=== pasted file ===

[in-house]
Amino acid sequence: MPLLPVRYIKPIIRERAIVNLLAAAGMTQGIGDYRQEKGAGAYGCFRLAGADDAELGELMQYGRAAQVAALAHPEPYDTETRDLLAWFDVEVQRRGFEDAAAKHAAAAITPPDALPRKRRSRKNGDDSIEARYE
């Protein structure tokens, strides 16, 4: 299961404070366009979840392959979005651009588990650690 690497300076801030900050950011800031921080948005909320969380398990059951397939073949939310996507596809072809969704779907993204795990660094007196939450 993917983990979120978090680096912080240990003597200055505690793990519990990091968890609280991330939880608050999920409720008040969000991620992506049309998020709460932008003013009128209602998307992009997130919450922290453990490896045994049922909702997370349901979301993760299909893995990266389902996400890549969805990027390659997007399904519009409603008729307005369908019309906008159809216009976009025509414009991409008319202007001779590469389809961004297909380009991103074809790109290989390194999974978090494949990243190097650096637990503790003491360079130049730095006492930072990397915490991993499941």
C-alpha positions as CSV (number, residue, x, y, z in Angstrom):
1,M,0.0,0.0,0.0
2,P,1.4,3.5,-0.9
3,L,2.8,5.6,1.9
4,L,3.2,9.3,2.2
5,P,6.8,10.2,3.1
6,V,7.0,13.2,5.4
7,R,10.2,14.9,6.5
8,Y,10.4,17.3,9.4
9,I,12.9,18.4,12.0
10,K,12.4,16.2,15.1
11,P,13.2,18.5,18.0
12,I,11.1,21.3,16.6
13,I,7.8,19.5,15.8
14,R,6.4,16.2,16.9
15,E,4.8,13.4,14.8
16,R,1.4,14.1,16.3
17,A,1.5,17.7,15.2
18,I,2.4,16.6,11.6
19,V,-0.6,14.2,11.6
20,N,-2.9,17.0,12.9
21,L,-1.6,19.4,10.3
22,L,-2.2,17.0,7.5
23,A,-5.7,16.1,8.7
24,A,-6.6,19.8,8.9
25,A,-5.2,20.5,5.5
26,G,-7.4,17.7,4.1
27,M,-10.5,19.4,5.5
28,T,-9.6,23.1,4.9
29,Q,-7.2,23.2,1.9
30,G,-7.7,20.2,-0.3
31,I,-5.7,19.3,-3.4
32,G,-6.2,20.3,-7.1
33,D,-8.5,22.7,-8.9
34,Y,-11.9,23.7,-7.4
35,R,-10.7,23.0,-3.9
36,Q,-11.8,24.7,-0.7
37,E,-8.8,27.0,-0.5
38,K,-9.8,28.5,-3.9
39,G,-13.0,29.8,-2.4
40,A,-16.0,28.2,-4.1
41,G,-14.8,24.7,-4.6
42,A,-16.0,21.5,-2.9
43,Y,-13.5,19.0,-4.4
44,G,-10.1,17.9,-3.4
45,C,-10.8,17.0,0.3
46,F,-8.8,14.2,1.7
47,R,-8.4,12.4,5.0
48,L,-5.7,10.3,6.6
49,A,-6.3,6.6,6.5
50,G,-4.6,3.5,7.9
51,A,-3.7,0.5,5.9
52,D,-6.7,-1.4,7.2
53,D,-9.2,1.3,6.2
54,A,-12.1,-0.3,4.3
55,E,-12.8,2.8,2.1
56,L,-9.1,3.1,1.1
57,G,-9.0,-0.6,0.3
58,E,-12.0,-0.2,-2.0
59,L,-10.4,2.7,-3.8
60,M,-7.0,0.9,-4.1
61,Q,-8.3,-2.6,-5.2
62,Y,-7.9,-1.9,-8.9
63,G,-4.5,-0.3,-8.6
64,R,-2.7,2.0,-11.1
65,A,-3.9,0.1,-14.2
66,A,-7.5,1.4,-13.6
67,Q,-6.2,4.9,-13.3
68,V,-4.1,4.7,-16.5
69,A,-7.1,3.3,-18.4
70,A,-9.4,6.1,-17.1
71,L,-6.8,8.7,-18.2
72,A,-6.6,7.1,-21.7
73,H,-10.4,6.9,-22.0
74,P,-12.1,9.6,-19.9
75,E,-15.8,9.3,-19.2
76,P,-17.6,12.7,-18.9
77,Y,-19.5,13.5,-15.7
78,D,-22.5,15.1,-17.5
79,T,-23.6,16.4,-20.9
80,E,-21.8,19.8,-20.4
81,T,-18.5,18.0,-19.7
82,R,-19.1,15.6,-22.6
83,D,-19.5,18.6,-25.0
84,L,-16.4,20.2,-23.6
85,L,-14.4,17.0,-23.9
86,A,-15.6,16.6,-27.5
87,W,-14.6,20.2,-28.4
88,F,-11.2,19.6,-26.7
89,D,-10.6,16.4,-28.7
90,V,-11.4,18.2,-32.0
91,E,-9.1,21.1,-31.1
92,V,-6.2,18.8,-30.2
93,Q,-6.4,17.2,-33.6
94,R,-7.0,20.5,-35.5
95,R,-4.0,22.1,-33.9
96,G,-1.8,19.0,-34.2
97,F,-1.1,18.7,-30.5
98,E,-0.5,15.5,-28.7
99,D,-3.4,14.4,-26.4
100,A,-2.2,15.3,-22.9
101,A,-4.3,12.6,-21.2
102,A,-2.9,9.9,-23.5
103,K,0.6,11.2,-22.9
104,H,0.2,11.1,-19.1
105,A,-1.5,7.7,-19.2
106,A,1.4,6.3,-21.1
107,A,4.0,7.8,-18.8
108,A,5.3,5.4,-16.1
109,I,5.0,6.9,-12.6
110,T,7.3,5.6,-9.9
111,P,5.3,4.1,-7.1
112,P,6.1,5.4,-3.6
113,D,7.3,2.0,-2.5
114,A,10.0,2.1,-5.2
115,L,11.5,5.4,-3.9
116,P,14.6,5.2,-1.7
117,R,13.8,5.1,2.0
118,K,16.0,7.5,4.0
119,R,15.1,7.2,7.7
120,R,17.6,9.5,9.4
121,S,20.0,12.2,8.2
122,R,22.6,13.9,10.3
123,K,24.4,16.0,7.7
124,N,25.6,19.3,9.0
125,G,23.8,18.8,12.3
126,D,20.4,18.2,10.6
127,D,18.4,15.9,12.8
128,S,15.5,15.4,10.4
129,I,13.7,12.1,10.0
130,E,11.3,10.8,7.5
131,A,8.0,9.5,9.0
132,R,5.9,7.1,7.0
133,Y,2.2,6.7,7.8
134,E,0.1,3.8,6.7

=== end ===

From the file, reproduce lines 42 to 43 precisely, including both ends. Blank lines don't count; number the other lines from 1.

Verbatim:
38,K,-9.8,28.5,-3.9
39,G,-13.0,29.8,-2.4